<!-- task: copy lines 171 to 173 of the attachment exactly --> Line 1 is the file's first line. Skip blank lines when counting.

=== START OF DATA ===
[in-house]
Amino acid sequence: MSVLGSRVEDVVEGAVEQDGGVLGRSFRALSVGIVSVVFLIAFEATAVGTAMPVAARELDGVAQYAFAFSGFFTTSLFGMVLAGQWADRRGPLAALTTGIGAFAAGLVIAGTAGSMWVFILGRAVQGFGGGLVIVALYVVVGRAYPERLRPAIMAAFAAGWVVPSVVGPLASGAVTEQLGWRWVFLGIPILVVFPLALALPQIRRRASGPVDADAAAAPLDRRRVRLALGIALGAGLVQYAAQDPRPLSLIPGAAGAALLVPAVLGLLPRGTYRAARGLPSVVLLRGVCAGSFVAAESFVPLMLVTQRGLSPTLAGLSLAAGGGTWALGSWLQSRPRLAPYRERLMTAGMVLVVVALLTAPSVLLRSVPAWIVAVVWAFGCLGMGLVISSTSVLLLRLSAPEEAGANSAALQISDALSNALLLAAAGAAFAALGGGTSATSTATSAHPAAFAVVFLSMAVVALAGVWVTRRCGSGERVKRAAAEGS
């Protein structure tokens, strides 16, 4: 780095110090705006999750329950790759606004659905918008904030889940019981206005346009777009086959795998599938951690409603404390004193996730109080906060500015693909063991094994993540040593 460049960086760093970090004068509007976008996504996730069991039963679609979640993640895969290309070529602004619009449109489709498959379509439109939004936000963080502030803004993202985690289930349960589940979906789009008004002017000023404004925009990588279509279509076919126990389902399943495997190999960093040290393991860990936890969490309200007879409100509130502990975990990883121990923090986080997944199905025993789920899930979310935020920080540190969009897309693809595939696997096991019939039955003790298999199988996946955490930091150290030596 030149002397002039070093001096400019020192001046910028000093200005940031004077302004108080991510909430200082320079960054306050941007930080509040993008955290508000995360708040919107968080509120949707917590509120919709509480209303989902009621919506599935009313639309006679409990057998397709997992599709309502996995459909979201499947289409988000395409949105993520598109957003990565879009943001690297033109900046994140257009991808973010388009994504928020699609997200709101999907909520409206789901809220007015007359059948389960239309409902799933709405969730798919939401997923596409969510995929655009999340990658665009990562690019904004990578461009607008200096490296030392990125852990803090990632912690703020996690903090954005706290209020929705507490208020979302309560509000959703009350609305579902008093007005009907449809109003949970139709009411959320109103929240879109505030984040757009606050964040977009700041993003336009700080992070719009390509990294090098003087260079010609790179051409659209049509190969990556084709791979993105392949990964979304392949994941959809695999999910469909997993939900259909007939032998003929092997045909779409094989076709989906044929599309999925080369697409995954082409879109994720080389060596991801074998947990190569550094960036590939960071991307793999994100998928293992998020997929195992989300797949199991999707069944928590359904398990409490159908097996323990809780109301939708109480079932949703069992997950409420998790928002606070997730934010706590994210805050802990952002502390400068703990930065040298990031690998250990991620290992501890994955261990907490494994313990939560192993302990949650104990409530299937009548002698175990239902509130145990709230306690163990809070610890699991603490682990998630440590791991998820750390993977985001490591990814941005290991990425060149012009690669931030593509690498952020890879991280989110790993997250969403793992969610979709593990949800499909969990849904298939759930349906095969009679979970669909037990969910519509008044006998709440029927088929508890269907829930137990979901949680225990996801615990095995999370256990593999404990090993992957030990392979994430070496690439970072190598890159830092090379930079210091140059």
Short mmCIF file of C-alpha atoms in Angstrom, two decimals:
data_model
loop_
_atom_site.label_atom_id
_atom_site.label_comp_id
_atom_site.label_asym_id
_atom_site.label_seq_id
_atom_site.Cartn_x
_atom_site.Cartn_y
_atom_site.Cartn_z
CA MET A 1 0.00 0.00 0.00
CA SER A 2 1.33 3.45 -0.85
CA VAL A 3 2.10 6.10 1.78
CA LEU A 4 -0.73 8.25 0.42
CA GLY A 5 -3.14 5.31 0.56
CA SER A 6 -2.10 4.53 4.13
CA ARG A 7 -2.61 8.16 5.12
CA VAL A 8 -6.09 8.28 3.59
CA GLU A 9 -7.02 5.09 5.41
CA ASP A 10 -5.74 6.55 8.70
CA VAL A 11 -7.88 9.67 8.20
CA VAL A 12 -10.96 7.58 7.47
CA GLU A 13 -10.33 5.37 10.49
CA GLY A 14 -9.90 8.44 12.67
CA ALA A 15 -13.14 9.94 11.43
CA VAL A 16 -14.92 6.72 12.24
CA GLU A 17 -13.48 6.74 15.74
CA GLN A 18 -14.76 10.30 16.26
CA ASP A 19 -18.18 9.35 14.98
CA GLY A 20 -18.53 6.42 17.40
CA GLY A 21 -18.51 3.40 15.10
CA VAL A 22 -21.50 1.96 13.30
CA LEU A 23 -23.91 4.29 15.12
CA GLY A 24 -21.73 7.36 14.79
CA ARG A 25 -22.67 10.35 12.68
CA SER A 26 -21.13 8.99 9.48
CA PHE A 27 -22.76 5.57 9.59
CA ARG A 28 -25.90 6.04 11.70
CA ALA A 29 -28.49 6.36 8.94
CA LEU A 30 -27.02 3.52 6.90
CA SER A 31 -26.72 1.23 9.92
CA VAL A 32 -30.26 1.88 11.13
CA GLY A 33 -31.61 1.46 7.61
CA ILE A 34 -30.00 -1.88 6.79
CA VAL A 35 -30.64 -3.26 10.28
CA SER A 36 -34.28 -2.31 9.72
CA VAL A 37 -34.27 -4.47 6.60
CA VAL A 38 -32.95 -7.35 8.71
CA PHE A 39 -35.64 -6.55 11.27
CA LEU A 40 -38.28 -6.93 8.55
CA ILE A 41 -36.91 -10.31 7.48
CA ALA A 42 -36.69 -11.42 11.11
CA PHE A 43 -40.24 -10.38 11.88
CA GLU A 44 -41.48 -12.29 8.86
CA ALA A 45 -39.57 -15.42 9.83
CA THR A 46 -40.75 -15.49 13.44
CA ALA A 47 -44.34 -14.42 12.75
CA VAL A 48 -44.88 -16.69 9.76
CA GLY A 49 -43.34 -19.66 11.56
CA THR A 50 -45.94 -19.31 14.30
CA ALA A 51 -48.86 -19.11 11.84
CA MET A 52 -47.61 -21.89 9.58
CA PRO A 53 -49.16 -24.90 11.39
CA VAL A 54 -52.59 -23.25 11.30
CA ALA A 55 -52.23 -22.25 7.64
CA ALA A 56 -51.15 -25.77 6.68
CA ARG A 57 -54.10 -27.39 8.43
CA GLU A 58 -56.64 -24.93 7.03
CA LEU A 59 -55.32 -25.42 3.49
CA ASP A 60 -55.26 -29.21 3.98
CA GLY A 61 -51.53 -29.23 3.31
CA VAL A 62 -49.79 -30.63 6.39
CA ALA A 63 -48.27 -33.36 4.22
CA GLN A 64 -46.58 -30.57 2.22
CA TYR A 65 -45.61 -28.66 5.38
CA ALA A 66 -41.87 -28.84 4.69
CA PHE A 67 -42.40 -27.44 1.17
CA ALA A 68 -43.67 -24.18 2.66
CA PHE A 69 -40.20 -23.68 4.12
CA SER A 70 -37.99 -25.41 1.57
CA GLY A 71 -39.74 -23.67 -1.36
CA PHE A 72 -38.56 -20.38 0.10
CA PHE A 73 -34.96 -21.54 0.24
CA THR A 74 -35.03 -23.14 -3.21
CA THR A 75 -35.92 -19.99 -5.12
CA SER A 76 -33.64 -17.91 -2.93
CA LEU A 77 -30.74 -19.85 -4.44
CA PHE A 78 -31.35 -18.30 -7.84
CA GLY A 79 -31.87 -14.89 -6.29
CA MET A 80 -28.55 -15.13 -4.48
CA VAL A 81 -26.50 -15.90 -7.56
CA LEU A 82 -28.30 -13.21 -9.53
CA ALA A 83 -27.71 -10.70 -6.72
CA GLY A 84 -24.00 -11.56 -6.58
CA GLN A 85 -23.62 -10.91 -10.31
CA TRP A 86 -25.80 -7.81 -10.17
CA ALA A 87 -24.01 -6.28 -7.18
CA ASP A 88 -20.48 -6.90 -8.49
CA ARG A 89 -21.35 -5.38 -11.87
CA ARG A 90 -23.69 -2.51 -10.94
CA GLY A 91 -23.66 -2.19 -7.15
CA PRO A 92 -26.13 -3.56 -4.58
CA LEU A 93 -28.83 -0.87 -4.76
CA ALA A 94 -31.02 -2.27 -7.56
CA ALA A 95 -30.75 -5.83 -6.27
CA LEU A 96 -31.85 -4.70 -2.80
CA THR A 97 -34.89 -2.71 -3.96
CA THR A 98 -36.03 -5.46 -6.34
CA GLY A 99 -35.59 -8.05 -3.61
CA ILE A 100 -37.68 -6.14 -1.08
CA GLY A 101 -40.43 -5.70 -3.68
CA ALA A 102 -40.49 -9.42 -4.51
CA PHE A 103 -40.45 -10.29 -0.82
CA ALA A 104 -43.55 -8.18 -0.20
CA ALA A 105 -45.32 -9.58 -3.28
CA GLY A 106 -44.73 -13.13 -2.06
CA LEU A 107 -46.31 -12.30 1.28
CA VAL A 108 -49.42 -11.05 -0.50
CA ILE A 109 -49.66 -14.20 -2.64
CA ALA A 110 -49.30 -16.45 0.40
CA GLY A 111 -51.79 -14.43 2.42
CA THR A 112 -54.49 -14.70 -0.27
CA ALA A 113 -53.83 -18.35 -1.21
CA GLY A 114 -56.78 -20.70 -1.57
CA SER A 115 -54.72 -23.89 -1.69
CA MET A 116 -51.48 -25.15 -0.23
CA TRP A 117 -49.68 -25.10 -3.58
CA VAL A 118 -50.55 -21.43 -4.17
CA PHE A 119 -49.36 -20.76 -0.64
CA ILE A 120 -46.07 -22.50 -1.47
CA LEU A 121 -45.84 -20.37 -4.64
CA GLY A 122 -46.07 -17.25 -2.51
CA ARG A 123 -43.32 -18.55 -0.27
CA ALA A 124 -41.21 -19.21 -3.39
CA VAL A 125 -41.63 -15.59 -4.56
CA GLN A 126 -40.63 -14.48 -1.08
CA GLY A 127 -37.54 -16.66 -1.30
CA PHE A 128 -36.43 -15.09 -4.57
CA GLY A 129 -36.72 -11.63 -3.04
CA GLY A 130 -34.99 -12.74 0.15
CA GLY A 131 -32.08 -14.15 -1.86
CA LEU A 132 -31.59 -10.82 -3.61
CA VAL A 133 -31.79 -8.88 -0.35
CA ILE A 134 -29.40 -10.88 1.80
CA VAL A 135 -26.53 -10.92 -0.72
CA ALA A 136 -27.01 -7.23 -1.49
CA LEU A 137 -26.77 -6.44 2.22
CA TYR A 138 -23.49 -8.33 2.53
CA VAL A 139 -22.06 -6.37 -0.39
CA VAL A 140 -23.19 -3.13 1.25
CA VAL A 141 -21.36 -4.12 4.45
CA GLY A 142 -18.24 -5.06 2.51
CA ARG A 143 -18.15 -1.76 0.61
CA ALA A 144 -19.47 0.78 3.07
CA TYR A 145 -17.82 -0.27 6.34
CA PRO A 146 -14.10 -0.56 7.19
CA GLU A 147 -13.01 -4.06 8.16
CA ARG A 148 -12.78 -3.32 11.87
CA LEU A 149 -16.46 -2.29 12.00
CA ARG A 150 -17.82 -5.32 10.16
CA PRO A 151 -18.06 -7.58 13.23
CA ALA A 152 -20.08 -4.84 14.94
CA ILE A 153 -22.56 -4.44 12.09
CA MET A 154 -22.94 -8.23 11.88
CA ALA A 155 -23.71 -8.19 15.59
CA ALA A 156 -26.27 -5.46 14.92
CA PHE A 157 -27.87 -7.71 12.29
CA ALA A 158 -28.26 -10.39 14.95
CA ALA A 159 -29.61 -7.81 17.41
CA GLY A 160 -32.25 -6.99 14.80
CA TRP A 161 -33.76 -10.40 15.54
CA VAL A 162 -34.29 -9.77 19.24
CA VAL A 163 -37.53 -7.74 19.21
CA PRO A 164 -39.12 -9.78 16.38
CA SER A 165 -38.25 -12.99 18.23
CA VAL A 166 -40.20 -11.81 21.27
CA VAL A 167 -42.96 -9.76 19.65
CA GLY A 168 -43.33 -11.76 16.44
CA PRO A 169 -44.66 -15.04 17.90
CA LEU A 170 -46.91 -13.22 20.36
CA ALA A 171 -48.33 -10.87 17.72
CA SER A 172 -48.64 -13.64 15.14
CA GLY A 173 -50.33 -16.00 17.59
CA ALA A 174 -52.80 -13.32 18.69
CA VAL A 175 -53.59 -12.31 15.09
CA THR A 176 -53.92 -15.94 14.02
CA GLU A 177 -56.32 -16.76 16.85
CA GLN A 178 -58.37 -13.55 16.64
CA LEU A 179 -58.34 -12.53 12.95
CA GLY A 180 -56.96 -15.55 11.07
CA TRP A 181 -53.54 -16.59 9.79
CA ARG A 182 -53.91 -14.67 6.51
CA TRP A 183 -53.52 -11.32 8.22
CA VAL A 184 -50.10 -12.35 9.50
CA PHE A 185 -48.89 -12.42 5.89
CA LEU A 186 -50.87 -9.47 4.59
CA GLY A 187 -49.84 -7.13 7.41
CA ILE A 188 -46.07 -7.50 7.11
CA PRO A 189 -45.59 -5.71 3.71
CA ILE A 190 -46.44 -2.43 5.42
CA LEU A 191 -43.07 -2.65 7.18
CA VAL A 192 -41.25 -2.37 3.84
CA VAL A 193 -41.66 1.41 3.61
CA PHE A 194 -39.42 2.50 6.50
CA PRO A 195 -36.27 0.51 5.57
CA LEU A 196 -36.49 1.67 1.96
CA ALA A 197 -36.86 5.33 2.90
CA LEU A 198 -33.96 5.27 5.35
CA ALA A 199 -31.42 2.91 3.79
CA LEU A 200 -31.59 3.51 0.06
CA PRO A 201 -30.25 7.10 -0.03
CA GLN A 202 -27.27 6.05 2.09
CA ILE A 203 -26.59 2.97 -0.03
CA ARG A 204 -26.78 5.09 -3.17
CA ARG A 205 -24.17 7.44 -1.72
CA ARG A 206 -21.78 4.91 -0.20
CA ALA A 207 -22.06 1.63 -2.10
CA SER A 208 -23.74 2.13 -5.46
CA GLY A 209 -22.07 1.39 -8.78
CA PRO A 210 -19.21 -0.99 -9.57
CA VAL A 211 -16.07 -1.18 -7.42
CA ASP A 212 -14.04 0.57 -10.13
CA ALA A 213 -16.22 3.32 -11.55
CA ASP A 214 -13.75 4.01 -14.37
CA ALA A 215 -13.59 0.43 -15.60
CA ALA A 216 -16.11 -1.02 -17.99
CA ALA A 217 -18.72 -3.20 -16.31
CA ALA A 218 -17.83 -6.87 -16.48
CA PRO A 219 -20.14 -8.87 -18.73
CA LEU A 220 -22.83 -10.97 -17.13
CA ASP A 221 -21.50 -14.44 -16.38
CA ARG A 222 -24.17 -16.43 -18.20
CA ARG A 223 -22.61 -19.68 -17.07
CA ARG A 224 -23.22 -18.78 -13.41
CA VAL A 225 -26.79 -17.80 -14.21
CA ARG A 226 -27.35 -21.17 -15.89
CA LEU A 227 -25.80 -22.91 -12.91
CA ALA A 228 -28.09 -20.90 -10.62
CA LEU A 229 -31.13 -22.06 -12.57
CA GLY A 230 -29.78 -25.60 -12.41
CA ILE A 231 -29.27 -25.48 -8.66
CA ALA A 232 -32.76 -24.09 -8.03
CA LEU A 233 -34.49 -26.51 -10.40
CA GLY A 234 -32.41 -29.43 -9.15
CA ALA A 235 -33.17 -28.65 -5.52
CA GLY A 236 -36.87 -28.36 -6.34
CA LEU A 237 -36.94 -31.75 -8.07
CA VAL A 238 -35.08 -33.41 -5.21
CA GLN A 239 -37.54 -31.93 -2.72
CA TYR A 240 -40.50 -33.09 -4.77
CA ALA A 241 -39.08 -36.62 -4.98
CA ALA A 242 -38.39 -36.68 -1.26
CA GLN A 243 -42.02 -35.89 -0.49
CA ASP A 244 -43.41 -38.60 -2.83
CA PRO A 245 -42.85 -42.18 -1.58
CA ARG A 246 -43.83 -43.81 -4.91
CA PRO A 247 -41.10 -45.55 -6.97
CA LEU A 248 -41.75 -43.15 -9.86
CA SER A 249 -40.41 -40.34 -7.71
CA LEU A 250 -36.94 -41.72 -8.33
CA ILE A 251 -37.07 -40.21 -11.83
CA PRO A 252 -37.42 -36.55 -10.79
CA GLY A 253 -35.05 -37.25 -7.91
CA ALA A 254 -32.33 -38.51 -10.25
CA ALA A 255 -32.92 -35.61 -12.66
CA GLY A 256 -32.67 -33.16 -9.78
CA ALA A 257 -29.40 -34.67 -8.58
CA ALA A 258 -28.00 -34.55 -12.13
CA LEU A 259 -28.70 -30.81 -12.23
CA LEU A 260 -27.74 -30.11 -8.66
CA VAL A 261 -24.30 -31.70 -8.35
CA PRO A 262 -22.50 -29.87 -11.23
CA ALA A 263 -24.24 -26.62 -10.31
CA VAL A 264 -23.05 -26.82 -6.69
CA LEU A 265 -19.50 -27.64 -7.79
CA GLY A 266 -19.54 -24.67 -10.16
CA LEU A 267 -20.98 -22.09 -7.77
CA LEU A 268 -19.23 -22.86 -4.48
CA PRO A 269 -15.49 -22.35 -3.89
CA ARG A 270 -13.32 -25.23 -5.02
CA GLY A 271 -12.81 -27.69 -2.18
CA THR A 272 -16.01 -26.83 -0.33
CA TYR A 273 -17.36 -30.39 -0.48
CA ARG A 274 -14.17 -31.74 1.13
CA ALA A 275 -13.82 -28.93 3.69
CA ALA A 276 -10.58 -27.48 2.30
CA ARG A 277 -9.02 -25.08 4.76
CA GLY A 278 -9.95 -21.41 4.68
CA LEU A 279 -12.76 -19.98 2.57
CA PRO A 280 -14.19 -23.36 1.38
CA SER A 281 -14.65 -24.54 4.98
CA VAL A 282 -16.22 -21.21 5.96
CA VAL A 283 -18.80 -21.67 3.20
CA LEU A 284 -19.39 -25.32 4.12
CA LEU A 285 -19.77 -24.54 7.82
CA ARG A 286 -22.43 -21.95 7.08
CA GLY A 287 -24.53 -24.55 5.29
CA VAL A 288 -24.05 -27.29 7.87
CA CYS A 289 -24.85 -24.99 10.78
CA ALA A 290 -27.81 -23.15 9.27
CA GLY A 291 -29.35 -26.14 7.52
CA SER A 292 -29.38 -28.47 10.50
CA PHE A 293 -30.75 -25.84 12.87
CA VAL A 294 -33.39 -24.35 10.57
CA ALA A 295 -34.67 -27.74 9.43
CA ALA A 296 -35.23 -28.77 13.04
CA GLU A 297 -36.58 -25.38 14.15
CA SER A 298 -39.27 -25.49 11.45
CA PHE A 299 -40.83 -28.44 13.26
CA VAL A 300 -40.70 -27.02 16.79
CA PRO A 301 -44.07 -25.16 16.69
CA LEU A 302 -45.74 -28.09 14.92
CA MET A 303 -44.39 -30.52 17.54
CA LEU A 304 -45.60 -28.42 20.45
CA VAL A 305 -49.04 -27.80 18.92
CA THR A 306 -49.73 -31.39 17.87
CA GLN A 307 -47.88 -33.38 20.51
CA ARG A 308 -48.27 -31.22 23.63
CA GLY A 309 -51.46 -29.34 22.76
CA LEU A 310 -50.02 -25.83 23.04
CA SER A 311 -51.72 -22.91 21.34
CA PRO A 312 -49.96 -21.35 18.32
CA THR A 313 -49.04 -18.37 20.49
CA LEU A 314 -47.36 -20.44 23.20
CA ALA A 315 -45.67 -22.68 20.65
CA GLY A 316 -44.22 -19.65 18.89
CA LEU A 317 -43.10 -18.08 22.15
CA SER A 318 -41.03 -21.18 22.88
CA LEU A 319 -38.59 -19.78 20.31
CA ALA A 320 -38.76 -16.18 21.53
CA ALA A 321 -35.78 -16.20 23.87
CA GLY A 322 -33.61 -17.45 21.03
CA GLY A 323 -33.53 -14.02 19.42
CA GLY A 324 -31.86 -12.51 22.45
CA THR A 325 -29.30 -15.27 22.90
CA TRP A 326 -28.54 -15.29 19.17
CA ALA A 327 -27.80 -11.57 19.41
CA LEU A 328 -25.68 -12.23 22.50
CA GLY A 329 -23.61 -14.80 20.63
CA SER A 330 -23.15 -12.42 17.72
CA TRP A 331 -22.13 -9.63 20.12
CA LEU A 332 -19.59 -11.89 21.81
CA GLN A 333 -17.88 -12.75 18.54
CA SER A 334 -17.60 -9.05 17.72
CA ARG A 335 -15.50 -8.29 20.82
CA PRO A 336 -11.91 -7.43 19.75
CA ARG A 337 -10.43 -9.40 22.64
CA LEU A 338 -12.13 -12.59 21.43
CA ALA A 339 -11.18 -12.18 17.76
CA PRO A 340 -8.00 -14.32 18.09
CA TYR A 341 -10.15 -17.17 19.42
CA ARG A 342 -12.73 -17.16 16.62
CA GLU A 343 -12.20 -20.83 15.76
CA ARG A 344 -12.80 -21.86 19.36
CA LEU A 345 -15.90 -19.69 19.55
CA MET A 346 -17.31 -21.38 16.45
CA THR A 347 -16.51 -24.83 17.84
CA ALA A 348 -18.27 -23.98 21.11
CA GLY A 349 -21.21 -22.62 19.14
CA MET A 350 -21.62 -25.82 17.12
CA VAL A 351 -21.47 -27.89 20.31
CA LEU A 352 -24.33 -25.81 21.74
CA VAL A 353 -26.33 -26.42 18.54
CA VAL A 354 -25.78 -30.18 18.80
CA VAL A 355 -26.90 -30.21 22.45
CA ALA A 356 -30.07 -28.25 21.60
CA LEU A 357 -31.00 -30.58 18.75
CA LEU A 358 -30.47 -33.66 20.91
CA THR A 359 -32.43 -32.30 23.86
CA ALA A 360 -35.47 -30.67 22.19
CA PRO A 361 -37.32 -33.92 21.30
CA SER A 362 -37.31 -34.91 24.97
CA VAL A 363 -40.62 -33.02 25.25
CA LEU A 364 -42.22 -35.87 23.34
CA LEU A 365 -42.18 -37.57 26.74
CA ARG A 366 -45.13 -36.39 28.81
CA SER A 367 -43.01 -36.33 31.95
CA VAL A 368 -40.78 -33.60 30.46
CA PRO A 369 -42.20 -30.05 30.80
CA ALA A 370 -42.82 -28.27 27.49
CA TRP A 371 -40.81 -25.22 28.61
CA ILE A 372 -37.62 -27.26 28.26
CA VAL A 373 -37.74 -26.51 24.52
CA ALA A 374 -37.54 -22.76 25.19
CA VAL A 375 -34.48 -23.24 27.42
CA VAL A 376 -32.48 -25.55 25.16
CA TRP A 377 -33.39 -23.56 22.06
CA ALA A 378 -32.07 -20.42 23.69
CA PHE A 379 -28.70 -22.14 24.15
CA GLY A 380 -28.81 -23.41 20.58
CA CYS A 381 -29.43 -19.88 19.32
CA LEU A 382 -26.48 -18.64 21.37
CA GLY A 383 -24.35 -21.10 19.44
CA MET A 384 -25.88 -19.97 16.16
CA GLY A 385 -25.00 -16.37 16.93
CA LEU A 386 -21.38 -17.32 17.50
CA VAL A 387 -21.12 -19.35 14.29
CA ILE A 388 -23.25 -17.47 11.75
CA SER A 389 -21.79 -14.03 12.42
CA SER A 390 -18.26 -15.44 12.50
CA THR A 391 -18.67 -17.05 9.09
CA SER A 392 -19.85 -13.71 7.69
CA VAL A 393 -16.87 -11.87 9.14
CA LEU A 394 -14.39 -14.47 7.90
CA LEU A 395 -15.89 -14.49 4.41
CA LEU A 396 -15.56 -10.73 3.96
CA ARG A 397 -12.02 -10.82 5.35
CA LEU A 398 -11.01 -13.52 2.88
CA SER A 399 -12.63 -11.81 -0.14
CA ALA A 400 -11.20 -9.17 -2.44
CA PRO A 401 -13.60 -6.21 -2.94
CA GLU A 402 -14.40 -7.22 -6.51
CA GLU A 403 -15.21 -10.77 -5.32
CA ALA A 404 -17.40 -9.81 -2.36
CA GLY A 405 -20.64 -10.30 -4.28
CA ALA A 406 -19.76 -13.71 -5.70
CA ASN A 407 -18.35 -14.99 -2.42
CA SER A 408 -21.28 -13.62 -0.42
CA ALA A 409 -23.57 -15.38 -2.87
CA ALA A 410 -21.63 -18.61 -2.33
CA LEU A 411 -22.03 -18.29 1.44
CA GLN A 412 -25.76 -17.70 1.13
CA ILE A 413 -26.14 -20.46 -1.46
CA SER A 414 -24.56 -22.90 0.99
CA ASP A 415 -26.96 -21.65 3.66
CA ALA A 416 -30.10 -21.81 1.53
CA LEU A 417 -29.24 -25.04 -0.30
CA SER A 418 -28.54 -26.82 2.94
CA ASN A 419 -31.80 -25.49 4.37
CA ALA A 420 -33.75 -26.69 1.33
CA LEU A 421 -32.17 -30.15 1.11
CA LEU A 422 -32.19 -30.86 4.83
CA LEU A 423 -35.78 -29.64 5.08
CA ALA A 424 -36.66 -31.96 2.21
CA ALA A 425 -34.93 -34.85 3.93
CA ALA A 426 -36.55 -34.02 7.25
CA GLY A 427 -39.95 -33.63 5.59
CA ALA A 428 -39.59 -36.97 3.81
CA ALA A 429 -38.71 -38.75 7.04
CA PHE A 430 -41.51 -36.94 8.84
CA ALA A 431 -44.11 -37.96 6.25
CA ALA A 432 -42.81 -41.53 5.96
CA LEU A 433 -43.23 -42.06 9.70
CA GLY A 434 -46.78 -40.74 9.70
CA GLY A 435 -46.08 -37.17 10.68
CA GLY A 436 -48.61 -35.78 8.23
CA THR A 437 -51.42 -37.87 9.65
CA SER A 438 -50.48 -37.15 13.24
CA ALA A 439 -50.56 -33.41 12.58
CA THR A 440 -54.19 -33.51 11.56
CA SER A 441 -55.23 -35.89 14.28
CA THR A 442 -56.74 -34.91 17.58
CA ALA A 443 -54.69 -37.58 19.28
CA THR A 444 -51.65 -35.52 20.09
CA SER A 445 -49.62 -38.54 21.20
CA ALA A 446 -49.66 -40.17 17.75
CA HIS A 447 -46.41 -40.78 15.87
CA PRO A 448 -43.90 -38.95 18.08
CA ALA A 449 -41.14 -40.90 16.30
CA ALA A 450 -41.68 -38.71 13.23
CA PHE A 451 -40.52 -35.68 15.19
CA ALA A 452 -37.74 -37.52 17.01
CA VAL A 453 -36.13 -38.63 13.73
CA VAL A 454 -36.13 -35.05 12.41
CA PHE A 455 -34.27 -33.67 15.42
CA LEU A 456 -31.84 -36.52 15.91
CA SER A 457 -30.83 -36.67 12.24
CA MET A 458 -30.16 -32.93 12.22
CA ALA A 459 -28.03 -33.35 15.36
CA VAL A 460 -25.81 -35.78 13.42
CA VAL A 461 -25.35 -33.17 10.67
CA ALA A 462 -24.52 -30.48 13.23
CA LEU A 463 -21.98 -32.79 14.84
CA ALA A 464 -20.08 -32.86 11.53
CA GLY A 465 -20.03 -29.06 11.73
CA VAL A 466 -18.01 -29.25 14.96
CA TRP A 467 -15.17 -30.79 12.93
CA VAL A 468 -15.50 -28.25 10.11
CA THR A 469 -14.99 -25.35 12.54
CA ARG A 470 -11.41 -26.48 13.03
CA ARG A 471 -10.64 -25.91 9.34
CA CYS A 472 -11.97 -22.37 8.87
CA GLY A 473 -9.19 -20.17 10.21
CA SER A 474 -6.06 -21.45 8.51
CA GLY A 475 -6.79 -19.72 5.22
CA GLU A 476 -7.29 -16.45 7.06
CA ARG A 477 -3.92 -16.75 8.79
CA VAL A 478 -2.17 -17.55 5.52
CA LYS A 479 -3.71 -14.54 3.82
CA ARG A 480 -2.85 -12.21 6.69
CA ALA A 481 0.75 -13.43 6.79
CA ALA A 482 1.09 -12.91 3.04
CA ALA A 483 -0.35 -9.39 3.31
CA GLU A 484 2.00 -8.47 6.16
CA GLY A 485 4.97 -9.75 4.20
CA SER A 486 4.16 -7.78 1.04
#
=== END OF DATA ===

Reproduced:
CA ALA A 158 -28.26 -10.39 14.95
CA ALA A 159 -29.61 -7.81 17.41
CA GLY A 160 -32.25 -6.99 14.80